Homebuyers Want “Better”

Homebuyers Want “Better”

I recently spoke at the International Builders’ Show, along with two successful residential homebuilders, in a session called “Taking the Mystery Out of Marketing High Performance.” While we had not compared speaking notes, all three of us ended up sharing, essentially, the same insight in different ways: homebuyers don’t buy homes based on green or energy-efficient features. They buy based on benefits. The secret is in telling the story of why high-performance homes are better in an emotionally compelling way.

I kicked-off our session with some consumer insights: our 2014 Energy Pulse study found that three-quarters of homebuyers would pay more for a “high-performance home” that was built to standards higher than ENERGY STAR®. And in an unaided question from our Energy Pulse 2016 study, we learned that the primary association with the phrase “high-performance home” is (not surprisingly) “energy efficient.” Finally, we know that energy efficiency is a fantastic selling point: 81% of people who expect to buy a new home in the next two years say higher energy efficiency would cause them to choose one new home over another.

So all homebuilders need to do is rattle off a litany of energy efficiency features to their prospective buyers and … SOLD! Right?

Wrong.

Buyers purchase homes they fall in love with. When you call your best friend to gush about the home you just bought, you don’t lead with “energy efficient.” That’s like describing your boyfriend as “honest.” That’s a fabulous attribute, but it’s probably not why you fell in love. Rather, homebuilders (and makers of energy-efficient products) should strive to make an emotional connection. You don’t do that by rattling off a litany of features. Instead, you lead with the emotional benefits.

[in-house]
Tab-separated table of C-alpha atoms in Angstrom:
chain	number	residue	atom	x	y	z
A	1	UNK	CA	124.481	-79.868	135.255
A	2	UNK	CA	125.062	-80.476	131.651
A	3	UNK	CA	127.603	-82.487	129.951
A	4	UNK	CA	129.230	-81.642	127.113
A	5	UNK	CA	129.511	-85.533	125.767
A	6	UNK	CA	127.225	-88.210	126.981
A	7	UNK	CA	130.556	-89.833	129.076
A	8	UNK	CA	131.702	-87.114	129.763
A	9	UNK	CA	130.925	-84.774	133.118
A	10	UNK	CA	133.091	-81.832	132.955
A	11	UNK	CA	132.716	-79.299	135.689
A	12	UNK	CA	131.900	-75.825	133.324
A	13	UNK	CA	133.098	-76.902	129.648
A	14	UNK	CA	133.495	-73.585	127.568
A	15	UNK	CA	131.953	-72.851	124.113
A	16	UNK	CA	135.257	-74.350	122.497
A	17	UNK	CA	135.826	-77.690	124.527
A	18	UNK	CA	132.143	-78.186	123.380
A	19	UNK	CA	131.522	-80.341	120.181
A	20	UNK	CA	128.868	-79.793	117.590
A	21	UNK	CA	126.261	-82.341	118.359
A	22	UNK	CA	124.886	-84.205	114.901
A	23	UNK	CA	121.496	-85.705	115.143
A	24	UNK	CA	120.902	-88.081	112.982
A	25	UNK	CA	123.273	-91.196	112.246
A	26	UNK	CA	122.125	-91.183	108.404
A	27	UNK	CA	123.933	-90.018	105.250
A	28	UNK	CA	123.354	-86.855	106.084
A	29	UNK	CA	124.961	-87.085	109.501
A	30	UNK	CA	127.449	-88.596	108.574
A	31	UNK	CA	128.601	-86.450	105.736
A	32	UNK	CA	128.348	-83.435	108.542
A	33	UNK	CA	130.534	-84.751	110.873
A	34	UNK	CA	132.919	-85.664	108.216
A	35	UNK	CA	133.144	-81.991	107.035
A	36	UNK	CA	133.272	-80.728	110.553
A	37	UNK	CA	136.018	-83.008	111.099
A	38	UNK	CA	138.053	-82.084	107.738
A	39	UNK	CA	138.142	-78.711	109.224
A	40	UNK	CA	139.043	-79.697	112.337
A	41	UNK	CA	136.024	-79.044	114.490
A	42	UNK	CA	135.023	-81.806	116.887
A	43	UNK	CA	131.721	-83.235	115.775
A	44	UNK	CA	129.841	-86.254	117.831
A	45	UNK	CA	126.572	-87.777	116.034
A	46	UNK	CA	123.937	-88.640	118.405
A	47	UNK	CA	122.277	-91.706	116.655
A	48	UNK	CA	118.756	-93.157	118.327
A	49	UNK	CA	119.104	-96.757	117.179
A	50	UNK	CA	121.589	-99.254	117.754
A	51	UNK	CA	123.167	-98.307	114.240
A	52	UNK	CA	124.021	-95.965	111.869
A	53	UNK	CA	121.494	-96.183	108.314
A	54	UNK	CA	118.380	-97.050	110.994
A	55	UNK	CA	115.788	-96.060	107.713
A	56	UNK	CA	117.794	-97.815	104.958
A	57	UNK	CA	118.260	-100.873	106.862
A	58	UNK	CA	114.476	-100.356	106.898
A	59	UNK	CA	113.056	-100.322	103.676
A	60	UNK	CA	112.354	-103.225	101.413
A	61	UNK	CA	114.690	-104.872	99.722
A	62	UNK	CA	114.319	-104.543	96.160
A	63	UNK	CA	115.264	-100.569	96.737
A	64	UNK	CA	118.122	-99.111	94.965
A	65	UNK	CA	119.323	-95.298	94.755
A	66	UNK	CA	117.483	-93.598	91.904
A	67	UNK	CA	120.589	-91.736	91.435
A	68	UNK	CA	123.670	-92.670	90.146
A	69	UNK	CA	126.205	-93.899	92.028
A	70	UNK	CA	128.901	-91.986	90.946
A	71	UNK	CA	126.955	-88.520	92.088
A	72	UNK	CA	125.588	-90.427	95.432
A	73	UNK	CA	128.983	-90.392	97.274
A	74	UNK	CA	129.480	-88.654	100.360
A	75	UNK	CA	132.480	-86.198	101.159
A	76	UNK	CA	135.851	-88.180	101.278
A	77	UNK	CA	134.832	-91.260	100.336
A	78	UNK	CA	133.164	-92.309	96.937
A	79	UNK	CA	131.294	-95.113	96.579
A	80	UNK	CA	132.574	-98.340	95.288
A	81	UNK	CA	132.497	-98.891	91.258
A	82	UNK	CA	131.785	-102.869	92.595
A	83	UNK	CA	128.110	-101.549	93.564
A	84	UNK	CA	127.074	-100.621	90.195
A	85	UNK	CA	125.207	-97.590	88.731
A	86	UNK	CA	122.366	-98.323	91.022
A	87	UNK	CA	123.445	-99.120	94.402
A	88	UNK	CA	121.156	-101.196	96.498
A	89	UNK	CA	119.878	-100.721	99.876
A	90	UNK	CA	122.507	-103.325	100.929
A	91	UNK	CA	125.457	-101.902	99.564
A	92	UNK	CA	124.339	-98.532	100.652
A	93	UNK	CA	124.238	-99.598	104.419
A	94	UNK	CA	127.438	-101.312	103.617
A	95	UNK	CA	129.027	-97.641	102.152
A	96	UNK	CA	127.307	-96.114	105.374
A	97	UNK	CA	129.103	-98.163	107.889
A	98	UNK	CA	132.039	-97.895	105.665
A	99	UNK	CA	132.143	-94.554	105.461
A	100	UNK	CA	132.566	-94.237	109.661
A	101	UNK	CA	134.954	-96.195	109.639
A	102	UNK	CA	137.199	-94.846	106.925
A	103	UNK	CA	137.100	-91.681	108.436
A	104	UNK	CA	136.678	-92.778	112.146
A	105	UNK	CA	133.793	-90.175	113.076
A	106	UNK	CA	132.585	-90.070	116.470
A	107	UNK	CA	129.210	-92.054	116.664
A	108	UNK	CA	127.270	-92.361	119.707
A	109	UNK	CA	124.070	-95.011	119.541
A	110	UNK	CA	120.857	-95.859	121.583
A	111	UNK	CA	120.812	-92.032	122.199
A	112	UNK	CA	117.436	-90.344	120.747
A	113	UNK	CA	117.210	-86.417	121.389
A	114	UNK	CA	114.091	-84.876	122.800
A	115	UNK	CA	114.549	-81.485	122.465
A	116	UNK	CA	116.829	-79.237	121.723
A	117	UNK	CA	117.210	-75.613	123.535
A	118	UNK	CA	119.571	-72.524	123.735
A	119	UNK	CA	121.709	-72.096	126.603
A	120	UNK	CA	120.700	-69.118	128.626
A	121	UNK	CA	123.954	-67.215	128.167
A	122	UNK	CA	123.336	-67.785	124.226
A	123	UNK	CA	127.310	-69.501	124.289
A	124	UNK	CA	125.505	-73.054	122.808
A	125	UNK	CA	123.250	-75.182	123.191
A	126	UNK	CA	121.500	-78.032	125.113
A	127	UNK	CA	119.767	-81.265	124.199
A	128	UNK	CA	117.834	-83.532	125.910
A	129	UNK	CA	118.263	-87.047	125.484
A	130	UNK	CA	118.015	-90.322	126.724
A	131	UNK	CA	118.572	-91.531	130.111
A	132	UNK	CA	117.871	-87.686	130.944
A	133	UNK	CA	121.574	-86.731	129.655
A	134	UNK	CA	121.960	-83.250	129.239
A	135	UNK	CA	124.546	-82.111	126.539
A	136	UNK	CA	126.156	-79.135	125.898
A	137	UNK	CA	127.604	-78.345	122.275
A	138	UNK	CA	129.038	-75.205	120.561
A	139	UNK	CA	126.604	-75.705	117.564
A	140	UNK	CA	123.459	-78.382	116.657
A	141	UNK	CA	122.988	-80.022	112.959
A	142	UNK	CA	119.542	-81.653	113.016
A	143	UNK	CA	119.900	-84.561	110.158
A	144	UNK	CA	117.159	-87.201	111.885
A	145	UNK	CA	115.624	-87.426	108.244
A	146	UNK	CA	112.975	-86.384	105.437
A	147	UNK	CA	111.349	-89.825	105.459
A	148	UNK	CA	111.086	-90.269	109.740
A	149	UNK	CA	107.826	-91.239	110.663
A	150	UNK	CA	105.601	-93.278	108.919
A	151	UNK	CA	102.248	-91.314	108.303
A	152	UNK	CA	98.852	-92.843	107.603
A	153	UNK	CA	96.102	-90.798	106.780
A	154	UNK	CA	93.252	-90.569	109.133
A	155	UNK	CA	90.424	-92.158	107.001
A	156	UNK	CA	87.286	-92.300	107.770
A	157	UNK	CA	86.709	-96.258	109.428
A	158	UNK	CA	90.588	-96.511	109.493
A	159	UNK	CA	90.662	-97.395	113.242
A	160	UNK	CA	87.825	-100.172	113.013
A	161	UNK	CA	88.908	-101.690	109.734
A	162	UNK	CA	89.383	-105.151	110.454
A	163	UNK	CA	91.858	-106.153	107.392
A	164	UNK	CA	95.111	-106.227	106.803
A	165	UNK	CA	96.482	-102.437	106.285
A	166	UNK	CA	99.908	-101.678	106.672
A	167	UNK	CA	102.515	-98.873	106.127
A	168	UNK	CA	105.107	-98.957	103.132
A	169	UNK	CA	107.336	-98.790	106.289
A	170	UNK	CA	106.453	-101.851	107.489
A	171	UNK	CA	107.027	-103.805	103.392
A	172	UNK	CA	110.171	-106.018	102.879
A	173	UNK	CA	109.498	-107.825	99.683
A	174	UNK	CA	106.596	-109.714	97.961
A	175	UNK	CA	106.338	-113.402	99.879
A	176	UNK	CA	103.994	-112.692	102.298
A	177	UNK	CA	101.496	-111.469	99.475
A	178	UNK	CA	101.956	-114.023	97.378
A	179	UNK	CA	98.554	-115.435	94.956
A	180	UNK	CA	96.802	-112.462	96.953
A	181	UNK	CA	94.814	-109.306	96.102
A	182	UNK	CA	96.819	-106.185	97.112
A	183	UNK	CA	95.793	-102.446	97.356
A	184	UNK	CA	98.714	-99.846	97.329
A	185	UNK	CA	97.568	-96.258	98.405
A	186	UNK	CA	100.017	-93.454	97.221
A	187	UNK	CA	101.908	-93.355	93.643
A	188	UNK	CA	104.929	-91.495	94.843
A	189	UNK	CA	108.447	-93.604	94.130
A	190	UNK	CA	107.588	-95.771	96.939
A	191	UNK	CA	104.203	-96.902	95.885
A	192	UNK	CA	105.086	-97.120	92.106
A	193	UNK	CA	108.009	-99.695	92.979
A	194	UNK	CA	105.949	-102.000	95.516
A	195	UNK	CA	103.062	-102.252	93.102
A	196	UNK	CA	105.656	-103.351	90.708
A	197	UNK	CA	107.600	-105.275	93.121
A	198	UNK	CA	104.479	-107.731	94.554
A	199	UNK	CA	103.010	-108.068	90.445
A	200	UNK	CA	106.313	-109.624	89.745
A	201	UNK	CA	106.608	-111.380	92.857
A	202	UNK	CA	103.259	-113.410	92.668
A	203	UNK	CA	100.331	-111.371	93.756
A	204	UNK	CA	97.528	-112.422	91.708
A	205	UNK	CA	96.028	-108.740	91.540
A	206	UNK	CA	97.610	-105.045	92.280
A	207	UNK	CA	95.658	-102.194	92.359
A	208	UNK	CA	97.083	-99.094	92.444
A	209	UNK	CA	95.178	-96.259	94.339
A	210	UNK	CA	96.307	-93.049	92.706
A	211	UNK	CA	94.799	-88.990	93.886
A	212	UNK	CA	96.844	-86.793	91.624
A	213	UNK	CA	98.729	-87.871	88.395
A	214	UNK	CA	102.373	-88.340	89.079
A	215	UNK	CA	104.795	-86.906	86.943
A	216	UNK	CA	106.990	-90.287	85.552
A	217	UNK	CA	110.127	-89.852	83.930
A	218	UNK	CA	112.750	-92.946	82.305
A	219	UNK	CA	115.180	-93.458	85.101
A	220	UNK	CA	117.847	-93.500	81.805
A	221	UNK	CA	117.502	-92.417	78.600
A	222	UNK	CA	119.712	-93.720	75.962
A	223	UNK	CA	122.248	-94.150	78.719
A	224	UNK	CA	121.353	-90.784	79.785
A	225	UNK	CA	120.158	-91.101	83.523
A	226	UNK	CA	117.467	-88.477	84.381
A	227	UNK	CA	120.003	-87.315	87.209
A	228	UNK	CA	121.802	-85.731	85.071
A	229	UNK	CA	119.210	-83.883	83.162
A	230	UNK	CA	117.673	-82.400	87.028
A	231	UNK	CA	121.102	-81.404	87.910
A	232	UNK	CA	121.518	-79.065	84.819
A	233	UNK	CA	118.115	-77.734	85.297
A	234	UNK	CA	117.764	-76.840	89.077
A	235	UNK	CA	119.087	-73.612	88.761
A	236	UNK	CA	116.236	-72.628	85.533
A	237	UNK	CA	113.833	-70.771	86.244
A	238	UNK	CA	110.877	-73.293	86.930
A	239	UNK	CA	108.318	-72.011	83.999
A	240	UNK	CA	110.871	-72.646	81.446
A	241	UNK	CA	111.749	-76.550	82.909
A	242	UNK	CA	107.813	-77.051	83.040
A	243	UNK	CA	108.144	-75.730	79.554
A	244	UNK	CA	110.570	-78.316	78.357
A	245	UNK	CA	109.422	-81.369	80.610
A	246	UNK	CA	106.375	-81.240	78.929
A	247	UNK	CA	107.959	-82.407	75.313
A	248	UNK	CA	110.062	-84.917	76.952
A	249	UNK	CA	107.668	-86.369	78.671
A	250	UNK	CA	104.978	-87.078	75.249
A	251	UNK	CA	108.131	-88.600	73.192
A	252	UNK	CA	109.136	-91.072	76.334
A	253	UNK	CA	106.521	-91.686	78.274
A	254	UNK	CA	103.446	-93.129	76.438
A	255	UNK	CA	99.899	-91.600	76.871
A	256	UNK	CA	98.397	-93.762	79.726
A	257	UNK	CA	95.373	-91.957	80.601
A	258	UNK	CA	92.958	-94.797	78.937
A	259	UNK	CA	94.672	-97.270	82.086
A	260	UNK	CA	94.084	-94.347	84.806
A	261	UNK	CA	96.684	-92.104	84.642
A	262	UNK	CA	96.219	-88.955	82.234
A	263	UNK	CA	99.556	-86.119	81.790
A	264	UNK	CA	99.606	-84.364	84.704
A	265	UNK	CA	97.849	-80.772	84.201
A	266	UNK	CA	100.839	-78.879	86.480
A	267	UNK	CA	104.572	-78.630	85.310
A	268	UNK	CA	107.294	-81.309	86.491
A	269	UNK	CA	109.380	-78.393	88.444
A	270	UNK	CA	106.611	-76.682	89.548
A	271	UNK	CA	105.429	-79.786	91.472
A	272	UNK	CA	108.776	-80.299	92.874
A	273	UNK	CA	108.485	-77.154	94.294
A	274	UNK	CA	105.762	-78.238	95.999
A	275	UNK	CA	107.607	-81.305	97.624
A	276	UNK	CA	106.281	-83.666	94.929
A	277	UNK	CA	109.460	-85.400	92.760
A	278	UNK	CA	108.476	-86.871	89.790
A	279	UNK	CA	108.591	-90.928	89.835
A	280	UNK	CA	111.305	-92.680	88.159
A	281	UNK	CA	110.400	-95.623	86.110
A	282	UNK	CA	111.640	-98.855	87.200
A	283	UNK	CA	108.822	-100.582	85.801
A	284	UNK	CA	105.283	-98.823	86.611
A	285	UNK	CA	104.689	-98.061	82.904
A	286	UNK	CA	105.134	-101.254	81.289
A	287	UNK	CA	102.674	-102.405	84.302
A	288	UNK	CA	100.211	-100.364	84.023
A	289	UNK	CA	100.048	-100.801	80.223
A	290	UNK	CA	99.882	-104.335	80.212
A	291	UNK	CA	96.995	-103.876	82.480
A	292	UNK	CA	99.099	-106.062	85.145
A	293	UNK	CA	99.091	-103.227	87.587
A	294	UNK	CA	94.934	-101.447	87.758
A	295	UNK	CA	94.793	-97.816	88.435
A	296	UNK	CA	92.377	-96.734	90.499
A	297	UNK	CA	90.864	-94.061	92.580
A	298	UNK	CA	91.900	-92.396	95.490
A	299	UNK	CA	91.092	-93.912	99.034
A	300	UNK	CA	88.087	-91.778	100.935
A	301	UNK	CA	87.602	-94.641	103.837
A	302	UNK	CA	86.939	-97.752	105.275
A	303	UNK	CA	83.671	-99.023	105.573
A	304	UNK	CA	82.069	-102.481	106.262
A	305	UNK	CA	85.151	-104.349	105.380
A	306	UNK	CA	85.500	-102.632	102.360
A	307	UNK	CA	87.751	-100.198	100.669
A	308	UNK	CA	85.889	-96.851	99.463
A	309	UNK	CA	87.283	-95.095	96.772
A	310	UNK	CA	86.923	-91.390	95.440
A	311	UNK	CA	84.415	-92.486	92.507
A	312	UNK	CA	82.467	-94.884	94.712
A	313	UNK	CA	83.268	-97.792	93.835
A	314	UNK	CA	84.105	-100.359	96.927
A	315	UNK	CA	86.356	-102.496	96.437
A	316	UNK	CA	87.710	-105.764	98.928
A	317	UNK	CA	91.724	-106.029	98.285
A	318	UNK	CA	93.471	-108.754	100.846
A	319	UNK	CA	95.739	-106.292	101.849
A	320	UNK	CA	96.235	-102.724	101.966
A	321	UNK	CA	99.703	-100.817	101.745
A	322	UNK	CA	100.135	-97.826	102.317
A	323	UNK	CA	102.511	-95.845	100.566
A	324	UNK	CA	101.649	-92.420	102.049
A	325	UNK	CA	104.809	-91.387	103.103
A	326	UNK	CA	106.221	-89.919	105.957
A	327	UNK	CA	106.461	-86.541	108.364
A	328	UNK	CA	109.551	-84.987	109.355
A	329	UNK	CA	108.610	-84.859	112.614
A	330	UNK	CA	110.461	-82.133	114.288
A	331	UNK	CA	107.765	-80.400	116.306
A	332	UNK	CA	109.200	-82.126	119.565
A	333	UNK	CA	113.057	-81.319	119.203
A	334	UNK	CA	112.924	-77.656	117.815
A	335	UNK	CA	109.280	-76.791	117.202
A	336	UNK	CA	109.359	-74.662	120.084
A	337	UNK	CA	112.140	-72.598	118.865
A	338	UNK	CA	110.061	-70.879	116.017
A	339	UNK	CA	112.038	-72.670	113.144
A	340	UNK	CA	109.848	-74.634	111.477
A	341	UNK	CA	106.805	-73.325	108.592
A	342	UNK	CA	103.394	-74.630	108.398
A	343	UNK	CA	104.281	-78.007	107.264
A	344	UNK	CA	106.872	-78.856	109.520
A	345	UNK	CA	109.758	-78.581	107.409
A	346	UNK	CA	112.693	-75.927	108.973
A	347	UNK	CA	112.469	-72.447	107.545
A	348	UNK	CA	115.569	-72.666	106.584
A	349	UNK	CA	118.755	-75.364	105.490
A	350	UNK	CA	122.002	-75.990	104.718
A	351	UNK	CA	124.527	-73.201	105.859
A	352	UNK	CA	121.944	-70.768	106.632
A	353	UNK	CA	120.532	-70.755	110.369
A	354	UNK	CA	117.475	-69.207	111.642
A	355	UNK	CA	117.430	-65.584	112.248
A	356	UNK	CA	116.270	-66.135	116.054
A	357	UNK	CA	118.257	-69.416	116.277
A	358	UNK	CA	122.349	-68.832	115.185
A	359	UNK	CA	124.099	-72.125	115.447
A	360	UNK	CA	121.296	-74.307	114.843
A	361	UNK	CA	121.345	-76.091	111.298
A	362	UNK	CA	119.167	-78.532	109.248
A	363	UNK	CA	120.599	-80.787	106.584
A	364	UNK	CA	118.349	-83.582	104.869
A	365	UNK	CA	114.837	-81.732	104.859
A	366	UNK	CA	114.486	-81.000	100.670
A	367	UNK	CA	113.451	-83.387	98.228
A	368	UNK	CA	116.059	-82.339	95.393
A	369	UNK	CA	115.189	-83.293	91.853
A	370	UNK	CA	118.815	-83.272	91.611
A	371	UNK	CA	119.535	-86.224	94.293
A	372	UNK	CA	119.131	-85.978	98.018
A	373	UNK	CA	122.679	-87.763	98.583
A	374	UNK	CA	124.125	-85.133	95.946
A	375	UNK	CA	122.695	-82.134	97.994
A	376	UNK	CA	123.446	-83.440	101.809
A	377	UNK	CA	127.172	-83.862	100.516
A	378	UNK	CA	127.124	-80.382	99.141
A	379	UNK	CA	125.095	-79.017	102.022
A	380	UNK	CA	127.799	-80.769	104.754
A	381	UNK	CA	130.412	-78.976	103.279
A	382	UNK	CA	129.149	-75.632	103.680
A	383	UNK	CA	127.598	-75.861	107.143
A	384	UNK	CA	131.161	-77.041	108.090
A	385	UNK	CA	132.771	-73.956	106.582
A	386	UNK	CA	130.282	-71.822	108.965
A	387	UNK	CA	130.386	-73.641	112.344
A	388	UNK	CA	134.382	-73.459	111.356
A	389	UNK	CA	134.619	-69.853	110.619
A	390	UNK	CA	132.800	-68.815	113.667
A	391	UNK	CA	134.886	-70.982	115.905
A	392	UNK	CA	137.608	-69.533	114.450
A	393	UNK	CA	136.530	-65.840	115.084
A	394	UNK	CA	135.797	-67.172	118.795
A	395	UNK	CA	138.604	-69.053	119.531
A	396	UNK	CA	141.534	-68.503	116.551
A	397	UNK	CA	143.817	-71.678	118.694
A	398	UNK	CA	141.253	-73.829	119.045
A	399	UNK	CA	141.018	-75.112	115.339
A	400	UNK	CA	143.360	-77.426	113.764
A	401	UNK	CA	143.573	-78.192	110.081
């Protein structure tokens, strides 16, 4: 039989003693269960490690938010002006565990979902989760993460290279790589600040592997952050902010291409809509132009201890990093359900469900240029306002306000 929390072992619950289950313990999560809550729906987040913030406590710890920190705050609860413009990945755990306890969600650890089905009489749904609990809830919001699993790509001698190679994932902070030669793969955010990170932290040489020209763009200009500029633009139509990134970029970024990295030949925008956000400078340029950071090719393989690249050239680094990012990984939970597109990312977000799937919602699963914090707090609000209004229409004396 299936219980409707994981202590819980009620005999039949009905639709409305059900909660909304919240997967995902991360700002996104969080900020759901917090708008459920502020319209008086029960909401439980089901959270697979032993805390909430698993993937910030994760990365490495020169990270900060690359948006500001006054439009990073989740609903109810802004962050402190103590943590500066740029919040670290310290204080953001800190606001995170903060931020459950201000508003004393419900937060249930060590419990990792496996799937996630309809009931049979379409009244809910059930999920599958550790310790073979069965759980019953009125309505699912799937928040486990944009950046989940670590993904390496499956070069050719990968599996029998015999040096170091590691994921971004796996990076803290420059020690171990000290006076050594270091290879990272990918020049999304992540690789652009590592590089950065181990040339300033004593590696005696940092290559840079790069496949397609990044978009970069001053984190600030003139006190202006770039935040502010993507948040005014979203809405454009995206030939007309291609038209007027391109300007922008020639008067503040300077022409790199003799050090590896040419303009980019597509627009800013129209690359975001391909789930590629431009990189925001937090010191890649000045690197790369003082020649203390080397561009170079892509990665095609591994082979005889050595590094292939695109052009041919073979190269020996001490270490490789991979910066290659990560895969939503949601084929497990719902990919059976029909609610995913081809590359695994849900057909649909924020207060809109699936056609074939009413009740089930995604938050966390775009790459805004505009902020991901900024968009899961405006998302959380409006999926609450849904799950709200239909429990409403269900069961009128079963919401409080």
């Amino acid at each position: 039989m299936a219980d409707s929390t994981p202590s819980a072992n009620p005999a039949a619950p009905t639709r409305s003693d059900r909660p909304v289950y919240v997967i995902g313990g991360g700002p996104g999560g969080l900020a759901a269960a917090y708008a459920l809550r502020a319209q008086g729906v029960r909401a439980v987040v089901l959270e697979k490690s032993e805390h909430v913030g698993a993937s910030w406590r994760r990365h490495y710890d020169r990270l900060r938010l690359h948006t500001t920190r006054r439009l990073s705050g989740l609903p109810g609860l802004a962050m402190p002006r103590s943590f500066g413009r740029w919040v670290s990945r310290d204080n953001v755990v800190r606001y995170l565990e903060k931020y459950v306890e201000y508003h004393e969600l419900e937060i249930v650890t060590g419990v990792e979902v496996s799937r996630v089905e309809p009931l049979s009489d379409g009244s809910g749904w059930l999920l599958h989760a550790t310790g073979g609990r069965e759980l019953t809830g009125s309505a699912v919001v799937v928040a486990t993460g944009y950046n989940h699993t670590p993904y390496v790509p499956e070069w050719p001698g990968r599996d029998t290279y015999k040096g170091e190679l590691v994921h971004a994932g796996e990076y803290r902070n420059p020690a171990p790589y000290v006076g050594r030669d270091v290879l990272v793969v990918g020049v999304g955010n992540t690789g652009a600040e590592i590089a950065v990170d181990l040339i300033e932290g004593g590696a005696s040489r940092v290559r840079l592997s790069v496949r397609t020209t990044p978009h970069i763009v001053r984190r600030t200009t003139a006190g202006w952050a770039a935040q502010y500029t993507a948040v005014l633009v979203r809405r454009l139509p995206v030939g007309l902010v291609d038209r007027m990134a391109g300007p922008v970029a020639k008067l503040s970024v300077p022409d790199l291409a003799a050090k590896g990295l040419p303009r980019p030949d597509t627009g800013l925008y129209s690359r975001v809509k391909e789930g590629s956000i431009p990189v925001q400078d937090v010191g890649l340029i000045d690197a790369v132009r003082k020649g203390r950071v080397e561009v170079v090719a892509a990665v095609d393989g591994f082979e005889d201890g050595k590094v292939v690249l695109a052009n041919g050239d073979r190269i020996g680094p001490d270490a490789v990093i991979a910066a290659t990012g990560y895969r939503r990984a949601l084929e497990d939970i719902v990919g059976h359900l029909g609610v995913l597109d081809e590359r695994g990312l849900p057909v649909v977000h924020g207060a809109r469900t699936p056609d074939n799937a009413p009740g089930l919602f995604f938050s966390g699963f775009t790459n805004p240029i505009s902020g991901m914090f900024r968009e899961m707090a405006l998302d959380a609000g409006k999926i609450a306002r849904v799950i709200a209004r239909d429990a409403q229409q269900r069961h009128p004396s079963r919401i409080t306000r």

We know, from our years of Energy Pulse studies, that there are several strong emotional benefits associated with energy efficiency – one of which is comfort, which can mean different things to different people, and often varies by feature. Comfort benefits add up to a better home living experience:

  • LED lighting = brighter for easier reading and daily tasks
  • High-efficiency HVAC = warmer in the winter and cooler in the summer
  • Better sealing and insulation = consistent room temperatures and less outside noise

My co-presenter, CR Herro of Meritage Homes (one of the highest volume homebuilders in the U.S.), said that they have standardized high-performance features in their homes because that is one of the easiest ways to ensure consistent quality. But their sales pitch doesn’t include a list of “standard energy efficiency upgrades.” Instead, he trains his sales reps to communicate why their homes are simply better by focusing on the benefits – not the features.

John Brandon, owner of Red Tree Builders, an award-winning custom green homebuilder based in Asheville, North Carolina, shared his early marketing pitch failures emphasizing building science, ratings and air quality certifications. He said he used to watch potential buyers’ eyes glaze over as he rattled off the details. Now his priority is to help his prospects visualize the experience of living in a green home.

Life is better in a high-performance home. Tell them why.

 

Lee Ann Head

About Lee Ann Head

Lee Ann started Shelton Group's research department in 2000 and now oversees all custom and proprietary research. She directs a staff that designs quantitative and qualitative studies, and she oversees secondary analyses, digging deep to find the nuggets of information that pave the way for successful insights, strategies and creative. She regularly presents findings to clients and industry groups around the country, as well as in her posts on the Shelton Insights blog.

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1 Comment

  1. Years ago here in Wisconsin we had a story about a young couple in a high performance home where the power went out due to a winter storm. They were without power overnight and their house maintained a comfortable temperature – which meant they didn’t need to take their new infant out in the storm. It was such a great example of the benefits…and yet still I saw technical folk talking about R-values. I’m glad you’re continuing to push this point!

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